AS FIRE officials wade through the "perfect storm" of errors that led to a firefighter's death in a December blaze in West Oak Lane, a ruling has been reached in what caused the inferno.

And it's far from conclusive.

After months of investigation, the Fire Marshal's Office has ruled the cause of the blaze that claimed the life of Lt. Joyce Craig "undetermined."

In a release yesterday, Fire Commissioner Derrick Sawyer said that the ruling comes after conducting "over 40 interviews as well as thoroughly investigating the scene for seven days."

The blaze broke out early Dec. 9 in the basement of a house on Middleton Street near Andrews Avenue. Craig, 37, became trapped in the home while fighting the fire and ultimately died.

She was the first female Philly firefighter to die in the line of duty. The 11-year veteran left behind two children, a teenage son and an infant daughter.

Sawyer said yesterday that the department will reopen its investigation into the fire's cause if new information becomes available.

Veteran firefighters have described that house fire to the Daily News as a "perfect storm" of things that went wrong, including an inexperienced ladder crew taking 18 minutes to respond and Craig being separated from her team, leaving her alone inside the home.

It's unclear when Craig became separated from her lieutenant and partner firefighter. Firefighters didn't notice that Craig was trapped until they got outside and realized she wasn't with them, Sawyer and firefighters union chief Joe Schulle said a few hours afterward.

Craig called for help several times and was found collapsed in the first-floor dining room, suffering from smoke inhalation and burns.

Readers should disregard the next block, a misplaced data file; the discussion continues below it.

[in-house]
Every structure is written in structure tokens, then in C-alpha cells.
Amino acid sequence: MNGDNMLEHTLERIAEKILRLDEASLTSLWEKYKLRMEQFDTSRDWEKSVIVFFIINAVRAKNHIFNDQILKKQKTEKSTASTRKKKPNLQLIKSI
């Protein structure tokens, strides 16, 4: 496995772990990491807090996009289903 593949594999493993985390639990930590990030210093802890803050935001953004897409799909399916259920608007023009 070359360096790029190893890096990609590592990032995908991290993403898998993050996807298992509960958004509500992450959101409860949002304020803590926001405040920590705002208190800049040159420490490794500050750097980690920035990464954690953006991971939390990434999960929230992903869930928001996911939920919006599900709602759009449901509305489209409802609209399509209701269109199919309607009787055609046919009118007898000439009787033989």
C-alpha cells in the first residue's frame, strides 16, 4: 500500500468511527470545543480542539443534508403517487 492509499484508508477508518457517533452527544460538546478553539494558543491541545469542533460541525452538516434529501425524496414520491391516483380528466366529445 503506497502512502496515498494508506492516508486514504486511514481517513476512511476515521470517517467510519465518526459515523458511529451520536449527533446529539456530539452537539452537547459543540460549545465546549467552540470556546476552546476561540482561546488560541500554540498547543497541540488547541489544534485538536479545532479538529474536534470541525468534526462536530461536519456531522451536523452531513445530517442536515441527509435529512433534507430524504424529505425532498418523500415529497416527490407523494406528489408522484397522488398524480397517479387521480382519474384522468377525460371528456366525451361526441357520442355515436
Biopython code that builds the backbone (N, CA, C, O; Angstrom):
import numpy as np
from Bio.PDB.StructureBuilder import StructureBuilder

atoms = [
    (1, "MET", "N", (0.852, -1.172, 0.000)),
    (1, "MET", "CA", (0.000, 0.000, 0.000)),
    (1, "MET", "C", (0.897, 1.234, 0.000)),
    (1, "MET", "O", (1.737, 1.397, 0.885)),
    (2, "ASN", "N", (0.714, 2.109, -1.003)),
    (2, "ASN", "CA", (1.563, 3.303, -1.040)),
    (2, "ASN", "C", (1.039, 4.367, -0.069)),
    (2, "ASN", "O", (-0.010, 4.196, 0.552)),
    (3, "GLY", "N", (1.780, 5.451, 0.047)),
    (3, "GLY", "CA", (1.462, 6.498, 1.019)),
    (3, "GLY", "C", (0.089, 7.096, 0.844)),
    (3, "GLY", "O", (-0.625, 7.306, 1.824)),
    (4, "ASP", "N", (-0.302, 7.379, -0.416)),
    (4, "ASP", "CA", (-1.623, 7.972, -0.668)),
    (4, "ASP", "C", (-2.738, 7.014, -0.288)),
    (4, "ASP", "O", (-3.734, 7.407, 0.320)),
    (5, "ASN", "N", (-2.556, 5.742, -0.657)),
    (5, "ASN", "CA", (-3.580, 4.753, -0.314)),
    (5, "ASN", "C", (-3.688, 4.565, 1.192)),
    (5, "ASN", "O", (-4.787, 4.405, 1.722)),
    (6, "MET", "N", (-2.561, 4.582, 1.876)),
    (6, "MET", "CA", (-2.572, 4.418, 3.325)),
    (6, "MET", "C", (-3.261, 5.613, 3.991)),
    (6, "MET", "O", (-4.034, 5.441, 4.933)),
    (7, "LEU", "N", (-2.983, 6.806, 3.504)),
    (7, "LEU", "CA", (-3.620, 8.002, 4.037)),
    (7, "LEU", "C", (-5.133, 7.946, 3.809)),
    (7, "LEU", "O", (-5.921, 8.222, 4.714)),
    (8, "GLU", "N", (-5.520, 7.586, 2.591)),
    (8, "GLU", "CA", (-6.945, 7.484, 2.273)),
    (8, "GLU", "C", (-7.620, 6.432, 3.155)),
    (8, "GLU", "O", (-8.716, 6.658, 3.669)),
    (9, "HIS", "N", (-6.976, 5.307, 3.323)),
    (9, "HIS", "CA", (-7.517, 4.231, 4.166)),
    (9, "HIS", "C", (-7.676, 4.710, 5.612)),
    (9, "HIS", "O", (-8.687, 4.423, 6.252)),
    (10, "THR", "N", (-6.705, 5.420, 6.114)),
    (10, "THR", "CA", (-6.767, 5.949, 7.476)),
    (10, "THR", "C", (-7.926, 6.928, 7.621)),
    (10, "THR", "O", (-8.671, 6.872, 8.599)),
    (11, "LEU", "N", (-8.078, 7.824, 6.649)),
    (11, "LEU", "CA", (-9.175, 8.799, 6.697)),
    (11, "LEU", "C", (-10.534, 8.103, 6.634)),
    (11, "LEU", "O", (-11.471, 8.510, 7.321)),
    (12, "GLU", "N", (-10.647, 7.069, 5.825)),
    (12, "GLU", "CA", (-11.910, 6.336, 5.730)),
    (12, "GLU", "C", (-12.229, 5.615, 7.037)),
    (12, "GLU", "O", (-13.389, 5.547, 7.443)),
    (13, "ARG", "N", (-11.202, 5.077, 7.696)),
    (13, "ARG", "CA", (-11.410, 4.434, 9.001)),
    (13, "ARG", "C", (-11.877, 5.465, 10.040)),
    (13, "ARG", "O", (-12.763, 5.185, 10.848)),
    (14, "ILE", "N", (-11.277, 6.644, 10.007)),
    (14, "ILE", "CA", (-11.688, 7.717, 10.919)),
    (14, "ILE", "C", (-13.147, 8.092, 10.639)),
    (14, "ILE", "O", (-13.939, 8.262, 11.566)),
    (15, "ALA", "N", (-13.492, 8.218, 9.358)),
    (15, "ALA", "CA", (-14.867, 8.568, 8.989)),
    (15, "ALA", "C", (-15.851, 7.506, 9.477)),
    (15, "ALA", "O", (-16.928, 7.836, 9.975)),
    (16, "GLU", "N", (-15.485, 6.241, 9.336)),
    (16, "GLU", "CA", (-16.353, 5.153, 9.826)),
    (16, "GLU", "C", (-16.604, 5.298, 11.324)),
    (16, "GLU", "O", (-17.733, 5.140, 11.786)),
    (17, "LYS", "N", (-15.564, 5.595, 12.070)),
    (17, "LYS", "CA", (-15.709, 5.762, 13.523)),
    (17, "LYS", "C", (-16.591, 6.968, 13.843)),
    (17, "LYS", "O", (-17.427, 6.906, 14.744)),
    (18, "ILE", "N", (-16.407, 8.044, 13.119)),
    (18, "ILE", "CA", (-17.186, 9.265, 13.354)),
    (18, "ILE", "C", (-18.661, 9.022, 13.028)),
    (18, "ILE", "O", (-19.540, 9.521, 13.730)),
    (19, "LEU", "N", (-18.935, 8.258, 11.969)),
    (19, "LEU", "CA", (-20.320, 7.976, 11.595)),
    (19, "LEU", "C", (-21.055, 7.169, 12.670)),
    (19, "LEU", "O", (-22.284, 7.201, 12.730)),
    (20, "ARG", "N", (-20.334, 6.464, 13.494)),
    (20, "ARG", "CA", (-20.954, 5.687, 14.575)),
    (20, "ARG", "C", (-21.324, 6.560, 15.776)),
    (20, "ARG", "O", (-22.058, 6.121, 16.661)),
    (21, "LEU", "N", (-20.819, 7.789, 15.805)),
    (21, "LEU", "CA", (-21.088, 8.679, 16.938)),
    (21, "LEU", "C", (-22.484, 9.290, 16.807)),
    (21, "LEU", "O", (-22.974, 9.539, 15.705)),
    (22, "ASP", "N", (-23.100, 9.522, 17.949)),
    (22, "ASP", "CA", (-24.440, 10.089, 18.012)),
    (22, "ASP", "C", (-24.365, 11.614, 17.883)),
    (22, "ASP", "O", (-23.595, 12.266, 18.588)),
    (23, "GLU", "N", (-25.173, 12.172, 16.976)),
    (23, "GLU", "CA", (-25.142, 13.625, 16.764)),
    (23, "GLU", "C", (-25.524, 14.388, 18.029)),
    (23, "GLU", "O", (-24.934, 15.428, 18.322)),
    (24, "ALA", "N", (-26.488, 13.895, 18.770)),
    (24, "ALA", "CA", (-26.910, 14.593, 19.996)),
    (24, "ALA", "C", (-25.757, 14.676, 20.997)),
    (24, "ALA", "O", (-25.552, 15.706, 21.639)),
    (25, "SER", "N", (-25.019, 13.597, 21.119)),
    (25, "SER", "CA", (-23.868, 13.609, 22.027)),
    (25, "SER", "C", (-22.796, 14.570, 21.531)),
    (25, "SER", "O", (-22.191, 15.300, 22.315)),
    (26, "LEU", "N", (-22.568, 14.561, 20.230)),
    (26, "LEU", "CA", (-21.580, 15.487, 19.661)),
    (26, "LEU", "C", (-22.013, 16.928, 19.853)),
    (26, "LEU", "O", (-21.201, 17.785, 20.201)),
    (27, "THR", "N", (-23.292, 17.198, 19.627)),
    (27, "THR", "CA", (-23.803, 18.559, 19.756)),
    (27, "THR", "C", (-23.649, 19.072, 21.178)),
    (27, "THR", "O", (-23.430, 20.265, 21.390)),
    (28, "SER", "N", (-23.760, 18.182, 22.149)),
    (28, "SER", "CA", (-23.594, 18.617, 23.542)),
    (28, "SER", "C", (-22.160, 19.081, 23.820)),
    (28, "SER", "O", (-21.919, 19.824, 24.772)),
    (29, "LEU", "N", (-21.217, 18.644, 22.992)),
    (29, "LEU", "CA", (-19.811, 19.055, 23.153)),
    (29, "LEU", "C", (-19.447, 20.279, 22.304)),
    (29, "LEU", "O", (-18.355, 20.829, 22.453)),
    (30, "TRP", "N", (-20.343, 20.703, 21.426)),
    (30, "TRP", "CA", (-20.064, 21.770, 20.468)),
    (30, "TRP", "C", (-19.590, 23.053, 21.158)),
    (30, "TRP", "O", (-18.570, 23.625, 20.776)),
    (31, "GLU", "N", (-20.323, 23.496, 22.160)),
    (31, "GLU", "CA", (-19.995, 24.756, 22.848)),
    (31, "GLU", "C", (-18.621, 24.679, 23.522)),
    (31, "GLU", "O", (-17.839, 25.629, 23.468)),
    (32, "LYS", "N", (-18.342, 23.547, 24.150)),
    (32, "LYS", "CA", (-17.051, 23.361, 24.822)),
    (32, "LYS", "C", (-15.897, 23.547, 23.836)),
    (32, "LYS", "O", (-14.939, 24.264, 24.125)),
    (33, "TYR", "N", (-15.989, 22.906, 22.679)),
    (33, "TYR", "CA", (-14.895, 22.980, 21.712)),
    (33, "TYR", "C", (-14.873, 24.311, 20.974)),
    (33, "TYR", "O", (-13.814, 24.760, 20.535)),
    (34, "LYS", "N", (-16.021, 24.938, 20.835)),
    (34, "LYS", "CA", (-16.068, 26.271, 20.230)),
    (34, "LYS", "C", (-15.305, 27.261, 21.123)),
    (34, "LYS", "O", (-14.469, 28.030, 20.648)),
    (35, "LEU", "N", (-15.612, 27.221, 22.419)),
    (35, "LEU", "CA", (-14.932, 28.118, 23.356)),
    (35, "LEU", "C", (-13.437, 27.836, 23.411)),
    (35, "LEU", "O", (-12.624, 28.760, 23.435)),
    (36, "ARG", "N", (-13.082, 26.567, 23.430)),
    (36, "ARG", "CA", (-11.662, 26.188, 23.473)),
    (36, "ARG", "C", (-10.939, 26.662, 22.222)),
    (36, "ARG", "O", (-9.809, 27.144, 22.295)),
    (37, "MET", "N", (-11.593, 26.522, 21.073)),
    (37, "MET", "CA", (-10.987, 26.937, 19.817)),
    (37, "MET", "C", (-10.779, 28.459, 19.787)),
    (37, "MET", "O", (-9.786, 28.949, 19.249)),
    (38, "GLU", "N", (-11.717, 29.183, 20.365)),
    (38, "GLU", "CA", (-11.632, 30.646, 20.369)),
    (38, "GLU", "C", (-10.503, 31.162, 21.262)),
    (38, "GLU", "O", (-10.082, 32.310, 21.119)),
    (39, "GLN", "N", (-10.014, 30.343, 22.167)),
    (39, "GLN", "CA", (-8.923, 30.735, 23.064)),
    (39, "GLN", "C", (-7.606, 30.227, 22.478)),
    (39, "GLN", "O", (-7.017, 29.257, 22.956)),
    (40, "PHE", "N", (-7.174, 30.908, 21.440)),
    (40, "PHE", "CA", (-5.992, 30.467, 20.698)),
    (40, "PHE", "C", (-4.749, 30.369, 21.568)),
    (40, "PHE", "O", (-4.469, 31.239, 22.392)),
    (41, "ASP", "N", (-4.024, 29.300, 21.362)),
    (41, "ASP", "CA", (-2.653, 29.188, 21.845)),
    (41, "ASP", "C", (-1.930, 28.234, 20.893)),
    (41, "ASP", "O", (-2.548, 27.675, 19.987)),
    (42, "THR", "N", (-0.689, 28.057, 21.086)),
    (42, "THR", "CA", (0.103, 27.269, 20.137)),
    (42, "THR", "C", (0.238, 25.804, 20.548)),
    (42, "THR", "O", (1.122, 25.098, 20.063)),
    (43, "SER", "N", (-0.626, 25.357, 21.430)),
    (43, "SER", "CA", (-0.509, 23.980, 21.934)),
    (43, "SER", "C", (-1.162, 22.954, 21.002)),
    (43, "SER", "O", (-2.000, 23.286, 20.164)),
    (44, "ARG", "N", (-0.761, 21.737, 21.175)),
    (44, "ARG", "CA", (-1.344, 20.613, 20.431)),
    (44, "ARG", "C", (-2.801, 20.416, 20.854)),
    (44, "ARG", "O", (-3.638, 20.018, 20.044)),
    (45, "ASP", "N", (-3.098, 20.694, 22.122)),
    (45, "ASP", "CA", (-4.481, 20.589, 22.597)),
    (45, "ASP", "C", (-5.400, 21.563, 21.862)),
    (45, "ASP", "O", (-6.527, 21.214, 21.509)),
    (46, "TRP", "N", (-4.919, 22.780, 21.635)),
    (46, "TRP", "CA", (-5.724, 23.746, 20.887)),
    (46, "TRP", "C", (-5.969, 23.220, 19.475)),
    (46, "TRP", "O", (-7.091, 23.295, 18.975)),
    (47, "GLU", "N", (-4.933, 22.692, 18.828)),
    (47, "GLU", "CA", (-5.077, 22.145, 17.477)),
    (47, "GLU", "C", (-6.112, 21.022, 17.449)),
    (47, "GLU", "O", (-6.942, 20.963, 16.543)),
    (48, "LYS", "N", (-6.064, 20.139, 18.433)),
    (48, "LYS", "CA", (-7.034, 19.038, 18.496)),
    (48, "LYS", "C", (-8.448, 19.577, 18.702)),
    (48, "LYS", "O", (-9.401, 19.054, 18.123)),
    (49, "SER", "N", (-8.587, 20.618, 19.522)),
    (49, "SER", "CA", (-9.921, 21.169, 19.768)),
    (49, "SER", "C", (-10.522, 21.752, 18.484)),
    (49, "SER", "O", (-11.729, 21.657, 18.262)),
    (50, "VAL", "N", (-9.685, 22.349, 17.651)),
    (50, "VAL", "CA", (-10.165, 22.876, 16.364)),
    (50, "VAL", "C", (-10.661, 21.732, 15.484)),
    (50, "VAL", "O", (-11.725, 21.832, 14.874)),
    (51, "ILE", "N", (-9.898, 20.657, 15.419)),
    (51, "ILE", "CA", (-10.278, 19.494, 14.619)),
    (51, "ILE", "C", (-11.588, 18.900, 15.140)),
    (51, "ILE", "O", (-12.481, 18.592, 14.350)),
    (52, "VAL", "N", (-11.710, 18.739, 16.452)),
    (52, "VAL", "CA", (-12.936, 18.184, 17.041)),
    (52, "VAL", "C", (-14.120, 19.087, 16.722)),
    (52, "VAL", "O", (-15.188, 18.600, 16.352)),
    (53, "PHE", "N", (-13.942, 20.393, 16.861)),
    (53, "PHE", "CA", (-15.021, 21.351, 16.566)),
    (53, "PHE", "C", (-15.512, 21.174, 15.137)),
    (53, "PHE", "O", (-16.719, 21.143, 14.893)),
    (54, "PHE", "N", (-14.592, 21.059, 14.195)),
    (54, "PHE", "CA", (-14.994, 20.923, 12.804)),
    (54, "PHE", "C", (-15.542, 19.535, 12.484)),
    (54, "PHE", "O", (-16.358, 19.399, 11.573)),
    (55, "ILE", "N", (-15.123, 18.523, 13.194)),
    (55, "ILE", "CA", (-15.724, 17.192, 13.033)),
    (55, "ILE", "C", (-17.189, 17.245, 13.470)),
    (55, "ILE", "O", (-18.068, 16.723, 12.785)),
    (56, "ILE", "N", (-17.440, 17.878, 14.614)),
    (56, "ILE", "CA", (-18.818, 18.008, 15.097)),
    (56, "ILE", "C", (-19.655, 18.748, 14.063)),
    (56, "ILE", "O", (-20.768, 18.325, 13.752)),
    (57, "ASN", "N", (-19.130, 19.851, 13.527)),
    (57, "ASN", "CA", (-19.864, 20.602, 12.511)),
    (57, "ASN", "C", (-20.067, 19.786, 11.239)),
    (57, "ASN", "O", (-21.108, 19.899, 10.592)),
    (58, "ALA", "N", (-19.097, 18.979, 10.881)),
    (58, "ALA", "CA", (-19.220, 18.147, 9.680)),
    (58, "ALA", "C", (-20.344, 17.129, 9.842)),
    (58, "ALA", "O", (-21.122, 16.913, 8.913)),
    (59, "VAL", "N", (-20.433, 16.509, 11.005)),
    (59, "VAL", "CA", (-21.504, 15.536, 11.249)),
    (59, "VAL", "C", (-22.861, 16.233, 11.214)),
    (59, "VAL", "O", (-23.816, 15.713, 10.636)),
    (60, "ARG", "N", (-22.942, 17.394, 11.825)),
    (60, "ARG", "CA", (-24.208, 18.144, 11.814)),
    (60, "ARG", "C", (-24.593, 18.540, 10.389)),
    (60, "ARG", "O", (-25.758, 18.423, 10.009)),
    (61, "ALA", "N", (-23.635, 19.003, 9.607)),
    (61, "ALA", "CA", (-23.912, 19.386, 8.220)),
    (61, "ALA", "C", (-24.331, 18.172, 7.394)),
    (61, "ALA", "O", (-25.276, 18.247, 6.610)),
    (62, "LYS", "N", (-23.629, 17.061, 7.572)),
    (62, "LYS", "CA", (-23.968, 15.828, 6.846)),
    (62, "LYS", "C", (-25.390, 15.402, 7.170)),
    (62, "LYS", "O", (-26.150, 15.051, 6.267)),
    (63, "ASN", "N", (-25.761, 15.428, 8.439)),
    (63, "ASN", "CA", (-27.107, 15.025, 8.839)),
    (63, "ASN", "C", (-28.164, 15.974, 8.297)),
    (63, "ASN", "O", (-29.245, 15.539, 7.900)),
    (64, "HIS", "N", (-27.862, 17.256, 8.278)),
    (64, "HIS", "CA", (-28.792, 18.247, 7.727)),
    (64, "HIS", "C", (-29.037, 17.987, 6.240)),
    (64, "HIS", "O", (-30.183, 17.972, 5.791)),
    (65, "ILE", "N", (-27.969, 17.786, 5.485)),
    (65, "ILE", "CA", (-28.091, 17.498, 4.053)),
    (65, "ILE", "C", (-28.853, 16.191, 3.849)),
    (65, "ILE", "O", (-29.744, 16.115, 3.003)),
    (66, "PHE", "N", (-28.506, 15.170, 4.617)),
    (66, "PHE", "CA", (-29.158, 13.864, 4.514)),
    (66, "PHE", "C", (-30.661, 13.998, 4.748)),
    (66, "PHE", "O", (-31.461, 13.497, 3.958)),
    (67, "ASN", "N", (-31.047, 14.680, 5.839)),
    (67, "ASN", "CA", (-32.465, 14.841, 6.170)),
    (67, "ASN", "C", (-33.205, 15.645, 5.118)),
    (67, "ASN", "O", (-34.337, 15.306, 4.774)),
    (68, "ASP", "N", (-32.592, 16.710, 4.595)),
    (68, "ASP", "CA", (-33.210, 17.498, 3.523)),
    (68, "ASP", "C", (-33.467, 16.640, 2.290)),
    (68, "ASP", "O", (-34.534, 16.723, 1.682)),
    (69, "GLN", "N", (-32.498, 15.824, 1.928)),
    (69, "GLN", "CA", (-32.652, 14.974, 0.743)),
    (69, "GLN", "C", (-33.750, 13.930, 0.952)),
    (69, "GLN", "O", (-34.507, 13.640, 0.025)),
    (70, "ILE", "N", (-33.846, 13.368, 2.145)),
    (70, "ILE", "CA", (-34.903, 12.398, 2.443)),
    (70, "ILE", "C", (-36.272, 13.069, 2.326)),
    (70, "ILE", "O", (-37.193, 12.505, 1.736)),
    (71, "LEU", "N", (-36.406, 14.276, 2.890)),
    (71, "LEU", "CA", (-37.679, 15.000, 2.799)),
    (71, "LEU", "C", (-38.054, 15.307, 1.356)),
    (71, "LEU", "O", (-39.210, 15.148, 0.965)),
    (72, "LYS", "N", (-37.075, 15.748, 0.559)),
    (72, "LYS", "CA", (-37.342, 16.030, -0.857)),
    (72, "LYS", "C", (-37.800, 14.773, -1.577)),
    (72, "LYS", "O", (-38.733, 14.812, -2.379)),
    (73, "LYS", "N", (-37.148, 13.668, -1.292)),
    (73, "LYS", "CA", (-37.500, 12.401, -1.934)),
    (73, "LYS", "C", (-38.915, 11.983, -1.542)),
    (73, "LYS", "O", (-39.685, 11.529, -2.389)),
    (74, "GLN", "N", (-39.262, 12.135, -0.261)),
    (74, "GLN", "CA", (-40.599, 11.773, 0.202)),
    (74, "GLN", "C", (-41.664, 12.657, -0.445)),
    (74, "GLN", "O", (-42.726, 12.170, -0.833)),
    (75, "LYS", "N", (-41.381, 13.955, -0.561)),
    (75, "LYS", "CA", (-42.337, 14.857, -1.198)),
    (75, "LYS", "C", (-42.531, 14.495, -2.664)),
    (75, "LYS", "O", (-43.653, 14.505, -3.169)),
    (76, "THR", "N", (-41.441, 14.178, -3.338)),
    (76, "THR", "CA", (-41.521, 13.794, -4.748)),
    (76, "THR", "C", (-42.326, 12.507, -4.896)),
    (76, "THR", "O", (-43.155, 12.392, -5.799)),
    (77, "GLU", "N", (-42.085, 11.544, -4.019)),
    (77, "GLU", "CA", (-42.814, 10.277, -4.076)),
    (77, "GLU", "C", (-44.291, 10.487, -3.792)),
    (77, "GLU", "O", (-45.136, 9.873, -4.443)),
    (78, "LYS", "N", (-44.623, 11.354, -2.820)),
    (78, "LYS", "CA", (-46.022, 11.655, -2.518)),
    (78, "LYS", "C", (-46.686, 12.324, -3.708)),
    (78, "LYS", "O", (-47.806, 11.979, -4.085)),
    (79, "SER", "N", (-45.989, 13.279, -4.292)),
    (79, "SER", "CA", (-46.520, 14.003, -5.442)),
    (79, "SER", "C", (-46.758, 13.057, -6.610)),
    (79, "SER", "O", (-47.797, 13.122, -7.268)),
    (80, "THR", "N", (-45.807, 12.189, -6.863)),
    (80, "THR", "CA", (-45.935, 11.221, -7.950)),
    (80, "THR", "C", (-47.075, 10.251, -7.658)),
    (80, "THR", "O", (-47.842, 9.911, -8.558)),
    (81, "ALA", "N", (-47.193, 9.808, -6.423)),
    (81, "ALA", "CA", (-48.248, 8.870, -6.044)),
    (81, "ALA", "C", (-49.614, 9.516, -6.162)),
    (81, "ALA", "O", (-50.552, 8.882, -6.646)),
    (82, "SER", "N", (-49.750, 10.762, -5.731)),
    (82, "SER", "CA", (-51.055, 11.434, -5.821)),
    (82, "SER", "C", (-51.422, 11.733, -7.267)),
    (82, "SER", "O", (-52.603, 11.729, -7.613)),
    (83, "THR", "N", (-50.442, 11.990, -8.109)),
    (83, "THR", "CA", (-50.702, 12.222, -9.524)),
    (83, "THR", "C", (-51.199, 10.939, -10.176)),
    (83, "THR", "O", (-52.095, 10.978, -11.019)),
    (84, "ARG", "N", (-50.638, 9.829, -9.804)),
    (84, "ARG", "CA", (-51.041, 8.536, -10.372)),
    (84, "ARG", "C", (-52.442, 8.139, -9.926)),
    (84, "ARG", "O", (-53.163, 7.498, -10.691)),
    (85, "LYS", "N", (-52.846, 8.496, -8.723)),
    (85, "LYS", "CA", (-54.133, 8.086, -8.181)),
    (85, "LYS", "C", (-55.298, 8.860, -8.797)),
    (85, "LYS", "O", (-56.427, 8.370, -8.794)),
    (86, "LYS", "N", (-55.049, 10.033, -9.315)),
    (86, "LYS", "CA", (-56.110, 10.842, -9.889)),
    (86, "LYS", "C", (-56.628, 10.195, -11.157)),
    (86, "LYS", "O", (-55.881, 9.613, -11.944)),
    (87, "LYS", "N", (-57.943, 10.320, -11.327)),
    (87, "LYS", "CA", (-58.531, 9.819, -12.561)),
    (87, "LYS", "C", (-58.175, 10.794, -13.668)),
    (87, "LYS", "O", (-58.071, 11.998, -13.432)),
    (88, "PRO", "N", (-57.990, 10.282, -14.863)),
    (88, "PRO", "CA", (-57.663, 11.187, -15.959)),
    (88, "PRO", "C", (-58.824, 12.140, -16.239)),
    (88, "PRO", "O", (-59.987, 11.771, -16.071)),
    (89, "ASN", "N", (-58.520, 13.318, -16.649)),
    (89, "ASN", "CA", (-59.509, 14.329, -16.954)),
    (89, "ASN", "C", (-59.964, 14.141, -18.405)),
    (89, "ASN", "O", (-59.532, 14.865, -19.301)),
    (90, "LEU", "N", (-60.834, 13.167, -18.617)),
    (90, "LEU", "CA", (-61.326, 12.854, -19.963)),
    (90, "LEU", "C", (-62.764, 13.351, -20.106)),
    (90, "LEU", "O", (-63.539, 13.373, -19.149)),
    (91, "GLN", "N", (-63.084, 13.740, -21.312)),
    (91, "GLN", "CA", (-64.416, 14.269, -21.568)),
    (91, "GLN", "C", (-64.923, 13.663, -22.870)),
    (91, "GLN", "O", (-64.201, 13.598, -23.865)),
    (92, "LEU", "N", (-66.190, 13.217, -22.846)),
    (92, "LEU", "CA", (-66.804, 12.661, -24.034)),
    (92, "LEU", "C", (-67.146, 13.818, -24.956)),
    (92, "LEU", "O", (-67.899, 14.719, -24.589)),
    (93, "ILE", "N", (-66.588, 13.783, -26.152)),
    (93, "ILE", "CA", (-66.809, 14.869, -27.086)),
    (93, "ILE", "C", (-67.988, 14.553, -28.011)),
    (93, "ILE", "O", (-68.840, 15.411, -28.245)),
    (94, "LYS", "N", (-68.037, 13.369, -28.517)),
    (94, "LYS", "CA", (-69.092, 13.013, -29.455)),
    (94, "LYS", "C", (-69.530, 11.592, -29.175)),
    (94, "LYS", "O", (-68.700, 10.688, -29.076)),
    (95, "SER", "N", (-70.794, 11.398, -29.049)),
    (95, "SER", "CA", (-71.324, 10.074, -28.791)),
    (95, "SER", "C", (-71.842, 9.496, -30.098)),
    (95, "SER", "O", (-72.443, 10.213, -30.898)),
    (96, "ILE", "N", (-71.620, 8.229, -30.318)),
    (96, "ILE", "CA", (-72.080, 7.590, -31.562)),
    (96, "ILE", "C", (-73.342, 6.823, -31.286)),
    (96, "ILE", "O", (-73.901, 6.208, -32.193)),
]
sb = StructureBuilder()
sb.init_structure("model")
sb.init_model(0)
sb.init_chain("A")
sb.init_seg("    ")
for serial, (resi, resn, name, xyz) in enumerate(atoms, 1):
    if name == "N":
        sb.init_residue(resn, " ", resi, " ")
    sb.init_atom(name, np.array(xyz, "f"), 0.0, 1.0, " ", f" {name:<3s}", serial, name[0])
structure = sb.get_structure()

Those close to Craig complain that she was paired with Nyree Bright, a young firefighter who struggled through the Fire Academy. Bright, sources said, is related to a highly placed member of Mayor Nutter's administration.

In an investigative report on the fire obtained by the Daily News, Deputy Fire Chief Richard Davison said Craig's death "identified real training deficiencies within the PFD."

Davison said the department needs "renewed emphasis on training in basic firefighting skills and procedures," especially on how to handle dangerous basement fires, which create a "chimney effect" of upwardly billowing smoke and flame.

Other recommended areas of improvement include how to respond to Mayday calls from firefighters and how to properly ventilate buildings during fires.

Despite the ruling into the fire's cause, the Fire Marshal's Office is continuing its probe into the circumstances surrounding Craig's death.

- Staff writer Dana DiFilippo

contributed to this report.

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